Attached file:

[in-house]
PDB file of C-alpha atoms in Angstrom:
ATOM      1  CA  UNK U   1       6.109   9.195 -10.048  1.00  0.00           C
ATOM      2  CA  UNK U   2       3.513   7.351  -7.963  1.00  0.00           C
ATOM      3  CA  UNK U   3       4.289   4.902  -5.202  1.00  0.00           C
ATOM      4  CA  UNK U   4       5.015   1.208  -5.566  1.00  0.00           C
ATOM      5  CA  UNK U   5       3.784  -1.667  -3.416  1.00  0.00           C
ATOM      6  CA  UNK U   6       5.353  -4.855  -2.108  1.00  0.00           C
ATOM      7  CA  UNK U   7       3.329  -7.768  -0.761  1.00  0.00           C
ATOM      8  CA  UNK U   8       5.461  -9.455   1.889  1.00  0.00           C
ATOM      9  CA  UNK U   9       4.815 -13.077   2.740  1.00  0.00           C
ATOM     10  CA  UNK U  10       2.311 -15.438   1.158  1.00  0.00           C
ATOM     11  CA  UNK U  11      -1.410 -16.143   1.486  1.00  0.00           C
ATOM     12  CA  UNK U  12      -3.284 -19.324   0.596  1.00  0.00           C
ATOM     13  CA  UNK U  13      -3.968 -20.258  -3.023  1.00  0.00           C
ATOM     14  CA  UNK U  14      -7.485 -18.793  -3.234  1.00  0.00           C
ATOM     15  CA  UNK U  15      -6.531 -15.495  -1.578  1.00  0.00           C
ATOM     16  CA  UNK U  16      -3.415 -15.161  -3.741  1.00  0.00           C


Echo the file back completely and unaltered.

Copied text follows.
[in-house]
PDB file of C-alpha atoms in Angstrom:
ATOM      1  CA  UNK U   1       6.109   9.195 -10.048  1.00  0.00           C
ATOM      2  CA  UNK U   2       3.513   7.351  -7.963  1.00  0.00           C
ATOM      3  CA  UNK U   3       4.289   4.902  -5.202  1.00  0.00           C
ATOM      4  CA  UNK U   4       5.015   1.208  -5.566  1.00  0.00           C
ATOM      5  CA  UNK U   5       3.784  -1.667  -3.416  1.00  0.00           C
ATOM      6  CA  UNK U   6       5.353  -4.855  -2.108  1.00  0.00           C
ATOM      7  CA  UNK U   7       3.329  -7.768  -0.761  1.00  0.00           C
ATOM      8  CA  UNK U   8       5.461  -9.455   1.889  1.00  0.00           C
ATOM      9  CA  UNK U   9       4.815 -13.077   2.740  1.00  0.00           C
ATOM     10  CA  UNK U  10       2.311 -15.438   1.158  1.00  0.00           C
ATOM     11  CA  UNK U  11      -1.410 -16.143   1.486  1.00  0.00           C
ATOM     12  CA  UNK U  12      -3.284 -19.324   0.596  1.00  0.00           C
ATOM     13  CA  UNK U  13      -3.968 -20.258  -3.023  1.00  0.00           C
ATOM     14  CA  UNK U  14      -7.485 -18.793  -3.234  1.00  0.00           C
ATOM     15  CA  UNK U  15      -6.531 -15.495  -1.578  1.00  0.00           C
ATOM     16  CA  UNK U  16      -3.415 -15.161  -3.741  1.00  0.00           C